Controversy over possible agriculture and environment ministry merger in Finland

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What would a merged environment ministry mean for Finland? (iStock)
What would a merged environment ministry mean for Finland? (iStock)
Finland’s Prime Minister-elect Juha Sipilä dropped a hint recently that his proposed coalition is considering merging Finland’s Ministry of Environment with the Ministry of Agriculture and Forestry in order to save on operating costs, thereby creating a new Ministry of Natural Resources.

The proposal has many opposition parties, especially the Greens, concerned about the fate of pressing environmental issues.

The leader of Finland’s ongoing government formation talks Juha Sipilä has revealed that his team is considering merging two of the country’s ministries, the Ministry of Environment and the Ministry of Agriculture and Forestry, into one new ministry entitled the Ministry of Natural Resources. The proposal has outraged many, who feel that environmental stewardship can’t be watered down at a time when several critical environmental issues like climate change and a loss of biodiversity pose a clear threat.

On Friday, the parliamentary group of the Greens Party made an appeal to the three parties leading the government negotiations to preserve an independent Environment Ministry. A Ministry of Environment-compiled summary indicates that if Finland were to implement this change, it would join a handful of countries where environmental issues are taking care of by a Natural Resources Ministry, a government body whose name wouldn’t even reflect an environmental mandate.

The only other EU member state without a Ministry of Environment is Hungary, where a decision to abolish the Ministry for the Environment and Water Affairs and integrate it into the Ministry of Agriculture was made a few years ago.

Russia is another example

Finland’s neighbour to the east also merged its governmental branch responsible for environmental matters into a natural resources ministry at the turn of the century, but a decision to add a mention of the environment to the title was made after that. Today, just one deputy minister of many in the ministry oversees the environmental matters of the Russian Federation’s Ministry for Natural Resources and the Environment.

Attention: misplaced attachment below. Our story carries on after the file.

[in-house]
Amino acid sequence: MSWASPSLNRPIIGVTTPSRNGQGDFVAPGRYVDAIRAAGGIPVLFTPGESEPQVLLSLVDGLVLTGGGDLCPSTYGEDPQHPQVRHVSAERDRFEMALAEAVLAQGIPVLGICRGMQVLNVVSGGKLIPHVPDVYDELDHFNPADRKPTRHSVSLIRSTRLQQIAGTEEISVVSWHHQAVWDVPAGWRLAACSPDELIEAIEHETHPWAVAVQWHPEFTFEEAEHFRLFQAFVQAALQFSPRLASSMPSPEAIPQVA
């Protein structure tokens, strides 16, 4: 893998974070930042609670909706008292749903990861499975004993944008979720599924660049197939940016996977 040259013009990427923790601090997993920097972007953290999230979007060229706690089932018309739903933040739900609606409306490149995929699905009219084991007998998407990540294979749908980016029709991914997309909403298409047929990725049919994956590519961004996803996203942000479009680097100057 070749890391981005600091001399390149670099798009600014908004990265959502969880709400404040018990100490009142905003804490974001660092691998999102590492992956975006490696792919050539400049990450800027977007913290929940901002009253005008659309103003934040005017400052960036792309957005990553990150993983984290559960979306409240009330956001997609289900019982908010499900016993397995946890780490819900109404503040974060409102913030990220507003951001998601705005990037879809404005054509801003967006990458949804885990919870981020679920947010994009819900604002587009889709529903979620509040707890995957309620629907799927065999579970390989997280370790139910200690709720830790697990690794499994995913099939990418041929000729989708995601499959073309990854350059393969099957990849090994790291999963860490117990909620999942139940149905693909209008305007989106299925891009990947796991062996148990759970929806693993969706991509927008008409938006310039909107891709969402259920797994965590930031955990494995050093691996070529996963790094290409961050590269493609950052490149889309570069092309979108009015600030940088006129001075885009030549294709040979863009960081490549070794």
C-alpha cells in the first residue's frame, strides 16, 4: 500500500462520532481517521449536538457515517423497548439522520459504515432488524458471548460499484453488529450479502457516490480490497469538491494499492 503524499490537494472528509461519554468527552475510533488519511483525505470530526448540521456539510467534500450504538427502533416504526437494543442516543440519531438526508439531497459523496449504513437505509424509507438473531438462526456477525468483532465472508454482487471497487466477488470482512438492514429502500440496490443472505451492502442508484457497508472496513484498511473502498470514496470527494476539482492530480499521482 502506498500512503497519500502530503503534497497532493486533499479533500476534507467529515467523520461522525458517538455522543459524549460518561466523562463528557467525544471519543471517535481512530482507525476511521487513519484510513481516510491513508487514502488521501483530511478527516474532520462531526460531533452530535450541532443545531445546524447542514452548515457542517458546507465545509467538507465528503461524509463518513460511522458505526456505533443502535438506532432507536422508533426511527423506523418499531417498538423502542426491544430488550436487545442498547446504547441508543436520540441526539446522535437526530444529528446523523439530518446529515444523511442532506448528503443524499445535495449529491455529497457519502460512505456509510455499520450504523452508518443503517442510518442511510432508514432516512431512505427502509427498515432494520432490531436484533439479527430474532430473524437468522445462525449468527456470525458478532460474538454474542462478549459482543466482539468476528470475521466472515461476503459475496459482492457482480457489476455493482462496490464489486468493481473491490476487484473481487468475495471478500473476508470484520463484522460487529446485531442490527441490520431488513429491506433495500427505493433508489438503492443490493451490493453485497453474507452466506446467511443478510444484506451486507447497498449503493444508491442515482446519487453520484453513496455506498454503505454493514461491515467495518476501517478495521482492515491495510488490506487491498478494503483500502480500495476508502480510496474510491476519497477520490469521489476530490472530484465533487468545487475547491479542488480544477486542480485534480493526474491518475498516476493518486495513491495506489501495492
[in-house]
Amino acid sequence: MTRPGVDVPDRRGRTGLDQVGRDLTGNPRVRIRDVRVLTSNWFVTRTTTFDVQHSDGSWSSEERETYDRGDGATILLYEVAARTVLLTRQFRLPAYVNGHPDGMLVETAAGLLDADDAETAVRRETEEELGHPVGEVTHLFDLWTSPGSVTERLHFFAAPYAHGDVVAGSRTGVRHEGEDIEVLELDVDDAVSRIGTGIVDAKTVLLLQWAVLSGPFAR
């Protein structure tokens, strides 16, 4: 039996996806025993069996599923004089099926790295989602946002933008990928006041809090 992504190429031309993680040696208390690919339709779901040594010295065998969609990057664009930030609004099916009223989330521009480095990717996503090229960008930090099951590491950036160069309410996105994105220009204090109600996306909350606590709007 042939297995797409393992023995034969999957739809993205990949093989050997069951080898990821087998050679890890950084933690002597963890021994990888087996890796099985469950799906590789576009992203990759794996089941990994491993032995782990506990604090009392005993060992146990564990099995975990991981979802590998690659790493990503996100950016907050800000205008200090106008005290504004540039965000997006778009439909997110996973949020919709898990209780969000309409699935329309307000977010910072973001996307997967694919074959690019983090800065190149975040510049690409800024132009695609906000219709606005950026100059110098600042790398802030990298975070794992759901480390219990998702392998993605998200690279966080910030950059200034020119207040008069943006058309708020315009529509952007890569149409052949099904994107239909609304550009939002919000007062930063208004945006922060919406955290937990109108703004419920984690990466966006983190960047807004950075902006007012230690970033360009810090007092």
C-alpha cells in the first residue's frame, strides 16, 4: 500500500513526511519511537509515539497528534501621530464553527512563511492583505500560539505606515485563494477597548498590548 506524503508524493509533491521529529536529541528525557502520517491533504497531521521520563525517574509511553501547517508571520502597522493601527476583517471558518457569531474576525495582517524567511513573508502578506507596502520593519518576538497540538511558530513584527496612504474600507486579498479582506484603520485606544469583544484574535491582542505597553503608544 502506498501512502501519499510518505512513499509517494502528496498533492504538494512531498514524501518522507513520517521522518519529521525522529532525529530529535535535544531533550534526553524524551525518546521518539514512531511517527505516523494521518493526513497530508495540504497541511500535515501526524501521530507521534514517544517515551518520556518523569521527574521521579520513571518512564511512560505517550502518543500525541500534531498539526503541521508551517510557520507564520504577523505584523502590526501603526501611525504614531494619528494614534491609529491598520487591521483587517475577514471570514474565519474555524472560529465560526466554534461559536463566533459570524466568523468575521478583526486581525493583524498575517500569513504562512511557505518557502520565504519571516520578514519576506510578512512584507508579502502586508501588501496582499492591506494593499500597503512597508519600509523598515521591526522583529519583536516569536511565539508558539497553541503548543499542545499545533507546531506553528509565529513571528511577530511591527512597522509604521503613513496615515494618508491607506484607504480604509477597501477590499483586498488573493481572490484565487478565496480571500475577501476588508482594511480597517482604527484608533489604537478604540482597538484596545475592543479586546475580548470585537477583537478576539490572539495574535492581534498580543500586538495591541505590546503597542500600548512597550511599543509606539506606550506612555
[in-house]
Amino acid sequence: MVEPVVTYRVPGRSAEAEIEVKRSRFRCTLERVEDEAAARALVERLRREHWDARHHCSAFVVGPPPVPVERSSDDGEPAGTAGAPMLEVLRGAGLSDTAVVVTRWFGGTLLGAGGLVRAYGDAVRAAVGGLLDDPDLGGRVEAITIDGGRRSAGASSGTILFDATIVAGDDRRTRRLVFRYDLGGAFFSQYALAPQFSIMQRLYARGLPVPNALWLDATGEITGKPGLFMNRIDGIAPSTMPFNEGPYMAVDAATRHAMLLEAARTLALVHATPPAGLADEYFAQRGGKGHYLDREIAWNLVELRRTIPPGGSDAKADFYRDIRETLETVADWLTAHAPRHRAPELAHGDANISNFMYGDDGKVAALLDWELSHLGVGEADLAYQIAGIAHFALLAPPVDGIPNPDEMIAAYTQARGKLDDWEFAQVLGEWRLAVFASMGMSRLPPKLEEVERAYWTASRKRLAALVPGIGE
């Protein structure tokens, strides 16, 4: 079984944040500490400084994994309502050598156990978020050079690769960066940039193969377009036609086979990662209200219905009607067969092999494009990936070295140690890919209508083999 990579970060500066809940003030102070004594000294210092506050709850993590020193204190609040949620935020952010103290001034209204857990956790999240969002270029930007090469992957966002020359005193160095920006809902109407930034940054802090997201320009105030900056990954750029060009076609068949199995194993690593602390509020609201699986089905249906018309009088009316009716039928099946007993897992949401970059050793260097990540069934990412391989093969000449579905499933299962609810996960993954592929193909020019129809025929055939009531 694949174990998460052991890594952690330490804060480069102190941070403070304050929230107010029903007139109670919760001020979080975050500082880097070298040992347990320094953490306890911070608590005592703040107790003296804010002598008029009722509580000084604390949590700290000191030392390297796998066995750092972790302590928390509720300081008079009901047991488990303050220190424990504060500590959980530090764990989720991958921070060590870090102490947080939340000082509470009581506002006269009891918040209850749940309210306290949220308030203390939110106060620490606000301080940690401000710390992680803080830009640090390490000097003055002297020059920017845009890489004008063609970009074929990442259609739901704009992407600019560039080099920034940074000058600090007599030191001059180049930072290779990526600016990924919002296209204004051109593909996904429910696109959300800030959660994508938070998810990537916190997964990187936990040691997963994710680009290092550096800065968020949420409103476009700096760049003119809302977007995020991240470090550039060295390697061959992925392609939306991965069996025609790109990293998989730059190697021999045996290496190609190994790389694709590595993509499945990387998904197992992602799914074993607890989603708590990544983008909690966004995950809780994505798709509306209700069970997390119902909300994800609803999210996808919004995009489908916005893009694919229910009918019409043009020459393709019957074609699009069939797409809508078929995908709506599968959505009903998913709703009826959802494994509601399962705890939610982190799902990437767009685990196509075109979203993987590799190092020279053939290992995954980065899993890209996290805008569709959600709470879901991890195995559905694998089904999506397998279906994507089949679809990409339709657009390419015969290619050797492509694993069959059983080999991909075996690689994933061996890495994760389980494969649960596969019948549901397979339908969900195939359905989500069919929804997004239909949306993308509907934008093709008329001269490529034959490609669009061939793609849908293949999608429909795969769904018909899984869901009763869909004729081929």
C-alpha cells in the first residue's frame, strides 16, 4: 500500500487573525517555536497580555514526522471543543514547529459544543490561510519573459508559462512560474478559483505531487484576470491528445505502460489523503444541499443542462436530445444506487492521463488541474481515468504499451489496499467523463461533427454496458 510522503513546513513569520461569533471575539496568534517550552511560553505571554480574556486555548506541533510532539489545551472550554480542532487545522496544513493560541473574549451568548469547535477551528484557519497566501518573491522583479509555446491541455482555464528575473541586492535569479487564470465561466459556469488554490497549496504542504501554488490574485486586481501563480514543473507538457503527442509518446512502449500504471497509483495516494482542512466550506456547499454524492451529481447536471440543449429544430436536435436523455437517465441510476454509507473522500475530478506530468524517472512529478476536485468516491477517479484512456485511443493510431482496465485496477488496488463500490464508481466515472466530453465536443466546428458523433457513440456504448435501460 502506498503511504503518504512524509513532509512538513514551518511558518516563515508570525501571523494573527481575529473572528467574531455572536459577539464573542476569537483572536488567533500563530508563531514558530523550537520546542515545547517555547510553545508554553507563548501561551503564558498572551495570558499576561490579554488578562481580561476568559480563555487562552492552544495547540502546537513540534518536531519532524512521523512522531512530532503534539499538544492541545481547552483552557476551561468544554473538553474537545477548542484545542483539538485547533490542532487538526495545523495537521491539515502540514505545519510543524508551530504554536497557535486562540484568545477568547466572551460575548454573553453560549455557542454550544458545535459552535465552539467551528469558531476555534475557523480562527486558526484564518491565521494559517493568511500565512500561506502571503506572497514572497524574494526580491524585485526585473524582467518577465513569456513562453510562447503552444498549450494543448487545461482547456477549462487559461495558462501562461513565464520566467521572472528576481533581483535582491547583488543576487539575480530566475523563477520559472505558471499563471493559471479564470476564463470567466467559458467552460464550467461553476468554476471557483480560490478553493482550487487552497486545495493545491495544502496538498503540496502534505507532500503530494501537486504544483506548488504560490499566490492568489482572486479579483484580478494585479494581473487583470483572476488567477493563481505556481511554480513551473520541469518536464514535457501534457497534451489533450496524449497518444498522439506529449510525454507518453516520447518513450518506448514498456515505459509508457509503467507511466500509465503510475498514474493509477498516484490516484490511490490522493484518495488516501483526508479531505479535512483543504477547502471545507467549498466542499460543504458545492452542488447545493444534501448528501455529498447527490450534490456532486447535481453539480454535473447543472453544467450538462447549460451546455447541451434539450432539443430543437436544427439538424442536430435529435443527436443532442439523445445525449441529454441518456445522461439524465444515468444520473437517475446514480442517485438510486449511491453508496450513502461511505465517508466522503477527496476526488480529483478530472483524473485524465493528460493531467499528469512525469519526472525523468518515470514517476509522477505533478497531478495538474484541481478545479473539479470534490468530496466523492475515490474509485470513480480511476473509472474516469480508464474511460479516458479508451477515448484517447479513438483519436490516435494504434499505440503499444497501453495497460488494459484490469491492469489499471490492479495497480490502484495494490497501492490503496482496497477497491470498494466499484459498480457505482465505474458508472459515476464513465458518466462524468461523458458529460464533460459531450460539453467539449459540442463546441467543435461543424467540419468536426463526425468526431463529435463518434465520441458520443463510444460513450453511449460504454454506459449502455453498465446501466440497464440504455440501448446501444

Combining the ministries of environmental and agriculture affairs is nothing new in the EU. Austria, the UK and three Mediterranean countries join Hungary in doing it. The difference is that the word ’environment’ is still used in the merged ministry titles in these other countries. For example, the UK has a Department for Environment, Food & Rural Affairs and Austria has a Federal Ministry of Agriculture, Forestry, Environment and Water Management.

Juha Marttila, Director of Finland’s largest agricultural and forest owners’ interest group MTK, was quick to point this out as an example of how various objectives could be integrated on Friday via Twitter.

Greens Party Chair Ville Niinistö tweeted in response that Austria chose not to belittle environmental issues in the same way as the likely coalition’s current proposal.

Tense times at the ministry

Hannele Pokka, Permanent Secretary of the Ministry of the Environment at present, wrote in her blog recently that if the incoming government wants to improve the ministry’s productivity, moving staff from one facility to another is not likely to help. She was not willing to comment on the ongoing government negotiations when asked for a statement on Friday.

Jaana Husu-Kallio, Pokka’s counterpart at Finland’s Ministry for Agriculture and Forestry was also reluctant to comment any further, only saying that “civil servants comply with the decisions of the political decision-makers.” Husu-Kallio lobbied during the last parliamentary campaign in support of changing the name of the Ministry of Agriculture and Forestry to the Ministry of Food and Natural Resources, as she said the name would better reflect the work the ministry does.

The western European way

The fact that Finland currently has a ministry devoted entirely to the environment puts it in the same camp with Denmark and a handful of eastern European countries. Sweden and the Netherlands follow the more prevalent western European model of combined administrative bodies, with a Ministry of Environment and Energy and Ministry of Infrastructure and the Environment, respectively.

Germany takes the cake in Europe for the longest ministerial name that references the environment: The Federal Ministry for the Environment, Nature Conservation, Building and Nuclear Safety. France, on the other hand, is one of three EU countries to lump environmental issues under the heading of sustainable development, with its Ministry of Ministry of Ecology, Sustainable Development and Energy.

The state structure of tri-lingual Belgium is so complex that the country has four separate ministries responsible for energy, environmental and sustainable development matters.

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